Revival may have dulled the edges of Richard Jones’s Hansel and Gretel, but this Met production still has a lot to recommend it. It’s got good and some great singing (thank you, Aleksandra Kurzak), a super score played very well by the orchestra, and Jones’s alternately harsh, grotesque, and sweet production is the most fully conceived and realized evening I’ve had at the Met this season.
Humperdinck, Hansel and Gretel. Metropolitan Opera, 12/16/2011. Production by Richard Jones (revival), English translation by David Pountney, conducted by Robin Ticciati with Aleksandra Kurzak (Gretel), Kate Lindsey (Hansel), Robert Brubaker (Witch), Michaela Martens (Mother), Dwayne Croft (Father).
This production is well-known and already available on DVD but this was my first time seeing it so I’m going to describe it anyway. The Met performs this opera in David Pountney’s English translation. In lieu of photos of the current cast these ones show the 2009 cast–I will change this when I can.
Jones’s production starts off brutally realistic and gets increasingly surreal as the acts proceed. The whole thing is out of some mid-century British children’s novel that probably featured a character named Olive (also much detail about ration stamps and expecting extensive knowledge of outdated British coins–oh no, we’ve only a crown and sixpence remaining!). Each act takes place in a kitchen, representing the children’s hunger. The first is the bare one of Hansel and Gretel’s parents, the second is the ghostly one of the forest (with the loud interior decoration that has led me to call this director Wallpaper Jones), and the third is the ghastly one of the Witch. The children dream not of angels but of chefs bringing extravagant food, and you get the sense that Jones’s heart isn’t really in the prayer at the end. Like today’s children, he would prefer to see them break off a leg from the baked-up Witch.
The acting in this revival is on the broad side, and the timing isn’t always quite right. It was probably tighter the first time around–perhaps also in Chicago or Cardiff, where this production was first seen. But it stands up well, with magical and clever visual touches that play to both adults and children, from the glittery Sandman to the housewife Dew Fairy to the delightfully sloppy food fight in Act 3 (one of the messiest Messy Stage productions I’ve seen–a family-friendly version of Calixto Bieito’s Don Giovanni). It’s cute without being sugary and gets that grotesque meanness of an old school fairy tale but also the timeless pleasure of sticking a cream pie in someone’s face. It’s fun without talking down to anyone, and that’s a hard thing to achieve.
Purists may be offended by the lack of an actual gingerbread house, but in my opinion this is the kind of staging the Met needs more of in any repertory. It’s inventive, it’s visually strong, it’s not too challenging, and it revives pretty well. Perhaps unsurprisingly, Wallpaper Jones is an old pro at opera staging, not a newcomer from another discipline. Not all his productions are successful (though even his semi-failures like the Munich Lohengrin are interesting), but his work here is so many miles ahead of any of the Met’s new productions this season it’s not even funny.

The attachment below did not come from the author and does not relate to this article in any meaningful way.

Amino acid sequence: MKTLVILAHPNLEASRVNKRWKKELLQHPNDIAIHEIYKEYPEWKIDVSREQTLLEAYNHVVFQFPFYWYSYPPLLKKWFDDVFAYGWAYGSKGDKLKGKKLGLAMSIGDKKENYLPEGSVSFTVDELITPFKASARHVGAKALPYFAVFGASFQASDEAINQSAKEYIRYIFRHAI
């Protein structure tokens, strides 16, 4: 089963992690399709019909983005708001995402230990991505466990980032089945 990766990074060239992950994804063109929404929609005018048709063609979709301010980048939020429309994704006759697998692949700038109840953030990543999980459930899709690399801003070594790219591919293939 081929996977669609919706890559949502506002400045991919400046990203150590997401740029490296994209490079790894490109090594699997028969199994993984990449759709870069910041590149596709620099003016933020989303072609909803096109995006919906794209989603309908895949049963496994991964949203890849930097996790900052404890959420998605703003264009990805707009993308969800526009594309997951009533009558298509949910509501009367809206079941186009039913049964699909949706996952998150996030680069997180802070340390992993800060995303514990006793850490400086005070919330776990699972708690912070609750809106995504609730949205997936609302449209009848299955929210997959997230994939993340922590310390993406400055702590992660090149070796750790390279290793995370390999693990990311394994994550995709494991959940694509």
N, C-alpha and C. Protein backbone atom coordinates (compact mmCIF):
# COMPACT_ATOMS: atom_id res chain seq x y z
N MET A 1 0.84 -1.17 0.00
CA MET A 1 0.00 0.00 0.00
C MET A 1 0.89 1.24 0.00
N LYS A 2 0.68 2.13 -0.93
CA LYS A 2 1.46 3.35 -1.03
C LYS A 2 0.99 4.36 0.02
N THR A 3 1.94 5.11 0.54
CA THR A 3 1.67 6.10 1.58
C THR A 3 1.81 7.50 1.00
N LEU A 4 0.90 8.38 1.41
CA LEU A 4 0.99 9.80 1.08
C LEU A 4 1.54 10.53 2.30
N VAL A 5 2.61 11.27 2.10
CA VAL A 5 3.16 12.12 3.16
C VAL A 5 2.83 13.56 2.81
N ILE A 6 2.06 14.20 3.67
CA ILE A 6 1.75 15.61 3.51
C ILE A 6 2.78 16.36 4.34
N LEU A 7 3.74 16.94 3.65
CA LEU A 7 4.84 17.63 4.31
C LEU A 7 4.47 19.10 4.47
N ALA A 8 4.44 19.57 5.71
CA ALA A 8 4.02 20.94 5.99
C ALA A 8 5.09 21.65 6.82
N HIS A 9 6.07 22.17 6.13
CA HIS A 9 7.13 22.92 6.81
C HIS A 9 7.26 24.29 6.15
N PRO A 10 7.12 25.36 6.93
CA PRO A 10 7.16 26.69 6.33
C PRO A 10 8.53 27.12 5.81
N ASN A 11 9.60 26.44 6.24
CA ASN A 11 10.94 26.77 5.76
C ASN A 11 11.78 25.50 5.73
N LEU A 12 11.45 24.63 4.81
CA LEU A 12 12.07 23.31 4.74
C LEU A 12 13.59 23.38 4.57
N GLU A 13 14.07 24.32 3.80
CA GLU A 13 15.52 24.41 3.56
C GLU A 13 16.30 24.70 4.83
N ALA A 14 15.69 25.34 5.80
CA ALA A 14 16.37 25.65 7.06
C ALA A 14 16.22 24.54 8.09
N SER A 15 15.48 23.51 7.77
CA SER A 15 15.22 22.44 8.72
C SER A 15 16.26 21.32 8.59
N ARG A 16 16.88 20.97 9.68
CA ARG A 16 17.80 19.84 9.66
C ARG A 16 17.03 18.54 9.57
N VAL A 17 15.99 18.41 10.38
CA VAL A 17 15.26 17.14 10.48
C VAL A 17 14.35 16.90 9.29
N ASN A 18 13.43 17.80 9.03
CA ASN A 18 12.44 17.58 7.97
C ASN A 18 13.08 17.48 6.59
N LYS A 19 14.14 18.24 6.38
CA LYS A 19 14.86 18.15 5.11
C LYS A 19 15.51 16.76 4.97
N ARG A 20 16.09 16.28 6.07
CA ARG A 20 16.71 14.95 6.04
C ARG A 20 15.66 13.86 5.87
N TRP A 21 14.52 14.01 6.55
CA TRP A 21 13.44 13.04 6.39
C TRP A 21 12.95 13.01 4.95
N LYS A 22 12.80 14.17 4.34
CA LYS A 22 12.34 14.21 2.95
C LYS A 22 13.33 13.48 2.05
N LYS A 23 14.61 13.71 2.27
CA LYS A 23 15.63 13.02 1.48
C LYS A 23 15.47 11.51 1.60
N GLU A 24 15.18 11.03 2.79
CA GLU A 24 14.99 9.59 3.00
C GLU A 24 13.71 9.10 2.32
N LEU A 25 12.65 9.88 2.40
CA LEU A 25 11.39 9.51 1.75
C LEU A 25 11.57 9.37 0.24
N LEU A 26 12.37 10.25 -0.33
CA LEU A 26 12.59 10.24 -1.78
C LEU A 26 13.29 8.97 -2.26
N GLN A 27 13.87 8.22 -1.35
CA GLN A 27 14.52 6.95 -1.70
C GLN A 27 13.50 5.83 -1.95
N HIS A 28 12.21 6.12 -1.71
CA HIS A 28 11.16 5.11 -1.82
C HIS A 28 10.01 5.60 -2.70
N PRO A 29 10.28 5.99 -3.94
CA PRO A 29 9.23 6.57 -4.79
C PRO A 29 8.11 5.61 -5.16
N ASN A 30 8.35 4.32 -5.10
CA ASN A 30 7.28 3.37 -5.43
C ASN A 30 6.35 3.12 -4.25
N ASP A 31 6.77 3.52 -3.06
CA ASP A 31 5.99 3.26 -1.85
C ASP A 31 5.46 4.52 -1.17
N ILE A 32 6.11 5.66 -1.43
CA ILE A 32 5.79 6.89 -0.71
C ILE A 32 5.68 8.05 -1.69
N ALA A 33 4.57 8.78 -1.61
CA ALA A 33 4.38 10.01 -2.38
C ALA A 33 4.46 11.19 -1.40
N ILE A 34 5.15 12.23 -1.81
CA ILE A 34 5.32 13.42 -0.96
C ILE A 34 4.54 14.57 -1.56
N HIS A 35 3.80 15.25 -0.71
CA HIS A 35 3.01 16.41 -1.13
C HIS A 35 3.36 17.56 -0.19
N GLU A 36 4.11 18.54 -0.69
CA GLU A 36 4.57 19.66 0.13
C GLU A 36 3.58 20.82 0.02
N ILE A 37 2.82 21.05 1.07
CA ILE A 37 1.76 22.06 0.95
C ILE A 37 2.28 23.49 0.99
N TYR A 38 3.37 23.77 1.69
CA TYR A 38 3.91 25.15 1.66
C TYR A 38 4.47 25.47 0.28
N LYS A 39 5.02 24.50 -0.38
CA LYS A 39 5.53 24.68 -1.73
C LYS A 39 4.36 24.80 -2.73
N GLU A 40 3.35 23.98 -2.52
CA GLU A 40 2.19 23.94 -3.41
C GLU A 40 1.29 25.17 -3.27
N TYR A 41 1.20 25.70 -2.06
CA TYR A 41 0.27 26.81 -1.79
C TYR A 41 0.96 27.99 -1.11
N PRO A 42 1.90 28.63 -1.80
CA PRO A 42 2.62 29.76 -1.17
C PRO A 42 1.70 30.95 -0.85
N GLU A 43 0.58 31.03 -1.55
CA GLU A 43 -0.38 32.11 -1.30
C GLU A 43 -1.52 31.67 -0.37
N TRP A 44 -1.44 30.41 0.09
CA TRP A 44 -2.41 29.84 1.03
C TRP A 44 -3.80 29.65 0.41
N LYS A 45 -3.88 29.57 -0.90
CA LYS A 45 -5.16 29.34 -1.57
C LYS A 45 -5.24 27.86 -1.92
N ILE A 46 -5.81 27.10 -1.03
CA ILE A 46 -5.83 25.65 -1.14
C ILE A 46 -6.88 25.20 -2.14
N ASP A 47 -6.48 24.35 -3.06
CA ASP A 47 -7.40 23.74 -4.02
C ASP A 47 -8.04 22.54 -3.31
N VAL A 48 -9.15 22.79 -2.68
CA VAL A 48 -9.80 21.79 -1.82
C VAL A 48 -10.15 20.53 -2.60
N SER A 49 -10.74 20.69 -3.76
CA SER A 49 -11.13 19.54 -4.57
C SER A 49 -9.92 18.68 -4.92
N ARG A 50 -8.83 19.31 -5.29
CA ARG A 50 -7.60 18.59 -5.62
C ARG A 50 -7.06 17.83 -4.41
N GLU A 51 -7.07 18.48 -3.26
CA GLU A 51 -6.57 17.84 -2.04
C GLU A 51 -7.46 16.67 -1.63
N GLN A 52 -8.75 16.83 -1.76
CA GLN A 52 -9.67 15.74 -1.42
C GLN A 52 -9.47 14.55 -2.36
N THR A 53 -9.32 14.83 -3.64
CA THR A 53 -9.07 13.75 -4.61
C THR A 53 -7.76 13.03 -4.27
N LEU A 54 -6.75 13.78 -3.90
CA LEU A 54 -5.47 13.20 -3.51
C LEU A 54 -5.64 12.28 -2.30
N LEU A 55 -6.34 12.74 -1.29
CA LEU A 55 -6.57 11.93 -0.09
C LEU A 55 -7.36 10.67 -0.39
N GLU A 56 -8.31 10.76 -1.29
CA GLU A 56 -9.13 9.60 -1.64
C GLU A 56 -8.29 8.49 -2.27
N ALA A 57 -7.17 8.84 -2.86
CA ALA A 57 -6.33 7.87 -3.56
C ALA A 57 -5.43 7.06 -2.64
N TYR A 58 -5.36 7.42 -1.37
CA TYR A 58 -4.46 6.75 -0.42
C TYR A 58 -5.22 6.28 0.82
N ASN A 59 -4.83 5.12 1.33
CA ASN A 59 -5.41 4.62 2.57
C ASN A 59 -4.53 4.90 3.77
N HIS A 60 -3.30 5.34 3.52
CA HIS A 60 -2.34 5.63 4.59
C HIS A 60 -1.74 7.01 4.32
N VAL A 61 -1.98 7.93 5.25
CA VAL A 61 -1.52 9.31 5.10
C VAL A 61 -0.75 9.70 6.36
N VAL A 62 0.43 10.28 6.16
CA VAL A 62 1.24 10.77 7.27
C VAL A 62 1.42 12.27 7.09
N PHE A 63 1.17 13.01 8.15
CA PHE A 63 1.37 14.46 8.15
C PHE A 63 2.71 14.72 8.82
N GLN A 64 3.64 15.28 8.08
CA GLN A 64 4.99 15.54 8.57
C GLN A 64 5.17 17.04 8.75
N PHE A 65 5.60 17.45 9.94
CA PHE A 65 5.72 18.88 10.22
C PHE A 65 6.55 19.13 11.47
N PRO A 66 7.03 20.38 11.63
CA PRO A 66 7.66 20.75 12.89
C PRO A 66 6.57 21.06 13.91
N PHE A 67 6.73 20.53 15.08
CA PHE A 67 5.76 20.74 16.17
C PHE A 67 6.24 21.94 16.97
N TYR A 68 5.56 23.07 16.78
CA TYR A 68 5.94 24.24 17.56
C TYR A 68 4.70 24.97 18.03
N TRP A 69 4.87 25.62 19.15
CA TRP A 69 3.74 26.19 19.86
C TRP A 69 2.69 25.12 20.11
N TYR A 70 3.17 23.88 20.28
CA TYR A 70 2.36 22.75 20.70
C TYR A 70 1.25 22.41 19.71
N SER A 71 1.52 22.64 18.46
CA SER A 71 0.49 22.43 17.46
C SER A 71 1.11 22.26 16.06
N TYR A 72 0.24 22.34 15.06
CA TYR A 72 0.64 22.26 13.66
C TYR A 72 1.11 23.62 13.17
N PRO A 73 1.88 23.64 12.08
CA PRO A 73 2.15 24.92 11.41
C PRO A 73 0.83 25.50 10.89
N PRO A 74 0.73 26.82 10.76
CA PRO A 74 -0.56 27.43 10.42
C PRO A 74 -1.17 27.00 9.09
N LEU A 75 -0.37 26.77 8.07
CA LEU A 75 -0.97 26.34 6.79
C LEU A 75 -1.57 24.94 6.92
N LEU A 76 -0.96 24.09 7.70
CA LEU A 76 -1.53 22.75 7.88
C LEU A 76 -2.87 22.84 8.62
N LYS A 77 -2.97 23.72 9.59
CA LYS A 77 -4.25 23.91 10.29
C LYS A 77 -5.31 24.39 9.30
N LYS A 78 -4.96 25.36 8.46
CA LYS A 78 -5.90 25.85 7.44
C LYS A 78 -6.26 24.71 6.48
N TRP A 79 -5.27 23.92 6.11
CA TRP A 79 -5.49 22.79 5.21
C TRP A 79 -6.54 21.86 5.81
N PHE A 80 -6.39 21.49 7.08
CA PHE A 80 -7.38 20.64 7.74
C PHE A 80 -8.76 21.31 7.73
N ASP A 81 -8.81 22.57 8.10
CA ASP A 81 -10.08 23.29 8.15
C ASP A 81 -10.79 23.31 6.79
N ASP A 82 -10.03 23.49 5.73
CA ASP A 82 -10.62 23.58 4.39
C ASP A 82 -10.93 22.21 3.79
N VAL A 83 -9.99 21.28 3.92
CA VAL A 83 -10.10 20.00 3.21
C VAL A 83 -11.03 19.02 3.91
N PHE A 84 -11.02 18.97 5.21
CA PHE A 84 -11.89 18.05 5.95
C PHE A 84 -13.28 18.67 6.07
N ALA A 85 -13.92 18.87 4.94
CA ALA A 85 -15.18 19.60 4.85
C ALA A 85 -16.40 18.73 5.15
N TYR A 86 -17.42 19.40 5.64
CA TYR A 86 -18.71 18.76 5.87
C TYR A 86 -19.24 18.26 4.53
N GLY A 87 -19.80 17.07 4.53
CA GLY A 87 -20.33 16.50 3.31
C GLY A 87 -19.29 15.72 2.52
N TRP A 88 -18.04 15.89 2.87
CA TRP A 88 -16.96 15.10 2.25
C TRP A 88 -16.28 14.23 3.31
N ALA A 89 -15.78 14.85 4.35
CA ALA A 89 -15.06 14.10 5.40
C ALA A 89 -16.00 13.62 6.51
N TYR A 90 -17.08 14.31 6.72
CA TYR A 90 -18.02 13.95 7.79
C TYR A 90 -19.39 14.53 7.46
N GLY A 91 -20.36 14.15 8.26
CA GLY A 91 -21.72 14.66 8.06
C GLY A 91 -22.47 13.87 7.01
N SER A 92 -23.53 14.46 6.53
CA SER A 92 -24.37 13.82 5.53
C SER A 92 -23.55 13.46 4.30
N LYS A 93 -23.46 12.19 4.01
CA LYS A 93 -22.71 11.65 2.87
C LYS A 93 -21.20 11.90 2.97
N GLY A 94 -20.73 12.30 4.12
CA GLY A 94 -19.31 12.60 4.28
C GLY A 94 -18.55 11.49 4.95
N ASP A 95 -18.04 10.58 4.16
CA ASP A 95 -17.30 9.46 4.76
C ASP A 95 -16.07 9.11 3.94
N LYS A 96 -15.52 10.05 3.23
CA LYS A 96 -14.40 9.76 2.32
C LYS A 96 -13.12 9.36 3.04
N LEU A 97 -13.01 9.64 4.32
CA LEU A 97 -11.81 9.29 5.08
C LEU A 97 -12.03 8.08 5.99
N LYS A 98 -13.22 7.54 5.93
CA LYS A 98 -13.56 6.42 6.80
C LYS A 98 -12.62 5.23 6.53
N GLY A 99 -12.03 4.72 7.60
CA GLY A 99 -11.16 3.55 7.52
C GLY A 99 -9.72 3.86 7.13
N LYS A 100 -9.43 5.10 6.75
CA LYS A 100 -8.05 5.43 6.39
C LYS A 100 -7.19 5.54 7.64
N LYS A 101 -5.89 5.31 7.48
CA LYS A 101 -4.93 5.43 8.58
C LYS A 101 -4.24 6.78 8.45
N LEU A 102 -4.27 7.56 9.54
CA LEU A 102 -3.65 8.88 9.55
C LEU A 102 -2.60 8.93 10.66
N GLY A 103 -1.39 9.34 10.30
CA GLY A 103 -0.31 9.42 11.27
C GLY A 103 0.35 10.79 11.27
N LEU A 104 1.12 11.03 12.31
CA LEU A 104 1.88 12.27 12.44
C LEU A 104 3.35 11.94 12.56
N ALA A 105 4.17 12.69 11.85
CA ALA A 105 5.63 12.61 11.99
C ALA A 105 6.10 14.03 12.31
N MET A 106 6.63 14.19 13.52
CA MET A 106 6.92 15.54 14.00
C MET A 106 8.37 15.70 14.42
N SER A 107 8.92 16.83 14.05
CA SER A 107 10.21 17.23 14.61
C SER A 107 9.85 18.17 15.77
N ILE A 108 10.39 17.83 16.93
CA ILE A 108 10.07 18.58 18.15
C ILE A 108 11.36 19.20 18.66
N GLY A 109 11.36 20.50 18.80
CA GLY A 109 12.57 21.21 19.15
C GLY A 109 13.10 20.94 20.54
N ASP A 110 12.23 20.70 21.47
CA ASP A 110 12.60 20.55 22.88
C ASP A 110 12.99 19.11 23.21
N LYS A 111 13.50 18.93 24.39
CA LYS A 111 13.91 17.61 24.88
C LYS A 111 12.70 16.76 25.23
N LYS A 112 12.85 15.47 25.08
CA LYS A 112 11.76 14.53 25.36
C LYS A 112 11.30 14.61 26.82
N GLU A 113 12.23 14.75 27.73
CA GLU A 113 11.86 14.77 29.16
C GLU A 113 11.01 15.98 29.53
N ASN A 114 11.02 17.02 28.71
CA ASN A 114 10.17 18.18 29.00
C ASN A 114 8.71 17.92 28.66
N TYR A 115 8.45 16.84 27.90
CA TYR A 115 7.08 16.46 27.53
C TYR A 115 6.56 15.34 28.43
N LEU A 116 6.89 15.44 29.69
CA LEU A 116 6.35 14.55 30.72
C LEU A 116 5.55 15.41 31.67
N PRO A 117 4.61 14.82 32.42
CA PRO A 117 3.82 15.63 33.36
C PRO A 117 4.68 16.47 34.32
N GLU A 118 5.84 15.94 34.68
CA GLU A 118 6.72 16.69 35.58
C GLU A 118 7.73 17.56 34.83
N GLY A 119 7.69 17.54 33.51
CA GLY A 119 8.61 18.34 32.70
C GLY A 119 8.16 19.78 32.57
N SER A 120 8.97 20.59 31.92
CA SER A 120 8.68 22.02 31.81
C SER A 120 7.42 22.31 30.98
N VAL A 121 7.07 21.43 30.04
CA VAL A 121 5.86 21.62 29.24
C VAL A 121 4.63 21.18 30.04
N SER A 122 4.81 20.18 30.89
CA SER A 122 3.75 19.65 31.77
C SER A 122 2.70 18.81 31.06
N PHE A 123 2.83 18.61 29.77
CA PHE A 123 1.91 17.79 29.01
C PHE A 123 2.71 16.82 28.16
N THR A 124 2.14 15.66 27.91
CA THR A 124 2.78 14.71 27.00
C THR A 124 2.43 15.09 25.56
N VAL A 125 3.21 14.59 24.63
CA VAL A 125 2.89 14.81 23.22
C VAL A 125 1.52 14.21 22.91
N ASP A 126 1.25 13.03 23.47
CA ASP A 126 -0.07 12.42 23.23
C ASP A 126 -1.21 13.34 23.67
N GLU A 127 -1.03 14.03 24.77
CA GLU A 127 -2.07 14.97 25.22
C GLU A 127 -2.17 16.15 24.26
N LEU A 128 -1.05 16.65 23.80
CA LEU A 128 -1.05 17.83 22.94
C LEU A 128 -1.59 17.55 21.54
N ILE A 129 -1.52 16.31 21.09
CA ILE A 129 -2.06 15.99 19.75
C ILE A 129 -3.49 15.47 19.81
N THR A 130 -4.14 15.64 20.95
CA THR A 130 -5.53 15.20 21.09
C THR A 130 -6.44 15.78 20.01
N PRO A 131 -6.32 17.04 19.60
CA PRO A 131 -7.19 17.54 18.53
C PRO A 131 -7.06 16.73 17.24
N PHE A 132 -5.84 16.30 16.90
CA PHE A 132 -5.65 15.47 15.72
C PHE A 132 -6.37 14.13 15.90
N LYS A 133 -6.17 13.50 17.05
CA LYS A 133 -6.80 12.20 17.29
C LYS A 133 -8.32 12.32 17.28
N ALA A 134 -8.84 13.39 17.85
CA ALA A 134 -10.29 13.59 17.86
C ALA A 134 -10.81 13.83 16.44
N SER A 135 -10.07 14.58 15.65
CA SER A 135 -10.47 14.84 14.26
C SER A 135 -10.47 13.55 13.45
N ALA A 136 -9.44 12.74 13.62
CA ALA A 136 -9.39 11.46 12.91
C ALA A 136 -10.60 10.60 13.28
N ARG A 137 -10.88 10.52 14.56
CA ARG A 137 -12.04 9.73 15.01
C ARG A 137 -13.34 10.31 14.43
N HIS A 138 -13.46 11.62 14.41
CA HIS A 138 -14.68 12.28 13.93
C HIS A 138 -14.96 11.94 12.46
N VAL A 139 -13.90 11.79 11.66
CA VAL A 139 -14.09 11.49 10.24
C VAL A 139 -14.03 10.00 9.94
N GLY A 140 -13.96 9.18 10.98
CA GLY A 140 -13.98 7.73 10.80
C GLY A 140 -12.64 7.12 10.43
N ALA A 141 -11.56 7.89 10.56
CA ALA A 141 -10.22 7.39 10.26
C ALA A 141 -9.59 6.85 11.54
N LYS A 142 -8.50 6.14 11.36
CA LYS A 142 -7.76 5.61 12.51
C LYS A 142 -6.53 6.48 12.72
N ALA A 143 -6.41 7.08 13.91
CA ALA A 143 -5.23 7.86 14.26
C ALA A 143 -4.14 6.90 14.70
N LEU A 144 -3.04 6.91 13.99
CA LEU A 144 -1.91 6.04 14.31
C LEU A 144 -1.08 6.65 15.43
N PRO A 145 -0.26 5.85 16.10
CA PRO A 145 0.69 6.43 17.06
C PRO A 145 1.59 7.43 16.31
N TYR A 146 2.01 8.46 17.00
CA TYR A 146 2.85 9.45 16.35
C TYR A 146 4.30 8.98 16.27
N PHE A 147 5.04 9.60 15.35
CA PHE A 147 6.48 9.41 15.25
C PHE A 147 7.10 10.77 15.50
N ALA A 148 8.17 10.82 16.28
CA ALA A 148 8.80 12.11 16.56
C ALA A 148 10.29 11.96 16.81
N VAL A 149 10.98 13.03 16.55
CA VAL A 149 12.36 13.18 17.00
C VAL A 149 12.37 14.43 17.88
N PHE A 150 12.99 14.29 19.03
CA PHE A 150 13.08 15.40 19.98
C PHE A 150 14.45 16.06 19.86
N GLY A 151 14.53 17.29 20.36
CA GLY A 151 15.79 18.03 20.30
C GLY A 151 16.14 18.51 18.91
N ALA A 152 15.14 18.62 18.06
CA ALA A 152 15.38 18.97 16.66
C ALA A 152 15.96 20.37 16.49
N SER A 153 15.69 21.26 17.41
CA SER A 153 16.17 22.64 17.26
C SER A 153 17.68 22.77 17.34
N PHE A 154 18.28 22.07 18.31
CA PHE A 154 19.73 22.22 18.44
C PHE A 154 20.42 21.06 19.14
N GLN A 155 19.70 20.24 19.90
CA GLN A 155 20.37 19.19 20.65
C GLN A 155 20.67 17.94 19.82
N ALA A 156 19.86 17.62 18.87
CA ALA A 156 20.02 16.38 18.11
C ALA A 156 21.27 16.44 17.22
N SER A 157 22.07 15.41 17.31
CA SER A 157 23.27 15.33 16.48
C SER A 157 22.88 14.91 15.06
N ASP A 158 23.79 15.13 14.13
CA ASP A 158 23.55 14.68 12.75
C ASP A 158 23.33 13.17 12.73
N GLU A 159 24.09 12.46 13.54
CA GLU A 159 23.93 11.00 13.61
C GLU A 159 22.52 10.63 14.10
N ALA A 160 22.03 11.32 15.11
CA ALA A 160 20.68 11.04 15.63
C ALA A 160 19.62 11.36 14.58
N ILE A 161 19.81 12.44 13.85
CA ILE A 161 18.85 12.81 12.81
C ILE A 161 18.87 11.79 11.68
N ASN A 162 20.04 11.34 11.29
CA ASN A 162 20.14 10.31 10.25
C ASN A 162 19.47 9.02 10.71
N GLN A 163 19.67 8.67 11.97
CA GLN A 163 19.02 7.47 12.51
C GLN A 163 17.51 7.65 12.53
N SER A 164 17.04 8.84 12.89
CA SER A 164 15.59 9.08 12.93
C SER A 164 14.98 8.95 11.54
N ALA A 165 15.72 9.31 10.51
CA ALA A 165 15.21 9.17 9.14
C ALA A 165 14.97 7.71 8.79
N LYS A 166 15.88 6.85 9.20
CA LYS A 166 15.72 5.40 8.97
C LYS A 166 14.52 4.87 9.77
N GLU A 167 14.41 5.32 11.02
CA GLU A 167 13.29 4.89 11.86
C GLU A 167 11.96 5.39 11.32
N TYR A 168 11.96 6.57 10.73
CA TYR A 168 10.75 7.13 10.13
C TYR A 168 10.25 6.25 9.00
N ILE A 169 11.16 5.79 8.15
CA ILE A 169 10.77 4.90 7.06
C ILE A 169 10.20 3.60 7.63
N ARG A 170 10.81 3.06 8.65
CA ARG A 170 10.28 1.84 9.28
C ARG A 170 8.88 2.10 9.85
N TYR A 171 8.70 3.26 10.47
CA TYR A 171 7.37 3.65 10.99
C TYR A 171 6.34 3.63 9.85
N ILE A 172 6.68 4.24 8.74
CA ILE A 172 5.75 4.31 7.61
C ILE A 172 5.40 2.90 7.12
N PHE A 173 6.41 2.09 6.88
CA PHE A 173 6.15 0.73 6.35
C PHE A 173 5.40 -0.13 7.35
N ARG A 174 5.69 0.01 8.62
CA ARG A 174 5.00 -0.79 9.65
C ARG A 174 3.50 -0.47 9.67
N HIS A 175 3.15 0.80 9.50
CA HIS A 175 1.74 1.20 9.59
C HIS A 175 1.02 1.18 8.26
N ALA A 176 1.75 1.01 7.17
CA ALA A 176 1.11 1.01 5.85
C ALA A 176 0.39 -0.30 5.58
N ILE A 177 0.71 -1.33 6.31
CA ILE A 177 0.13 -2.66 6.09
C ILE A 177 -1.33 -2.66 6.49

One thing that was new about this revival was its conductor, Robin Ticciati, making his Met debut. It’s a badly kept secret that even though this opera is often considered a kiddie piece Humperdinck’s score is really, really good, a kind of fairy tale, more melodic Wagner. Excellent conducting can make a big impression. Ticciati sometimes got that, but I found a lot of it slack and unfocused, and transitions didn’t always flow smoothly. It wasn’t bad, but it could have been much better. The orchestra, however, was playing wonderfully.
The vocal star of the evening was Aleksandra Kurzak as Gretel, singing with youthful, radiant tone and excellent musicianship. Her English enunciation was clear if not always quite correct (her vowels sometimes weren’t the right ones), and she managed to play the youthful stuff as cute without being cloying. Kate Lindsey’s Hansel was less interesting. She’s a very solid and reliable singer with a soprano-like mezzo, but I can’t help but find her bland and generic. Acting-wise, she’s obviously experienced playing boys but sometimes her dance-happy hyperactivity wasn’t quite in the style of the production–she got a lot of laughs, though.
The Witch was, as often, played by a tenor in drag, here Robert Brubaker (last seen by me in my Most Confusing Opera Experience of 2011, Der König Kandaules at the Wiener Volksoper). He camped it up in fine style without quite stealing the show, and sang more pleasantly than you have any right to expect in this character role. Michaela Martens was a highlight as the Mother, her rich dramatic mezzo rather overqualified for such a short role. Dwayne Croft was less present as a character than the father could be–the most conspicuous sign of a toned-down revival, I suspect–but sang with bass-like resonance. The bit roles were strong, particularly Jennifer Johnson Cano as the Sandman.
It took me a few revivals to actually see this production. I generally avoid sites where children congregate en masse, and while they were generally well-behaved it was still chattier than normal. But I’m glad I finally did see it. More Richard Jones at the Met, please.
Trailer (different cast):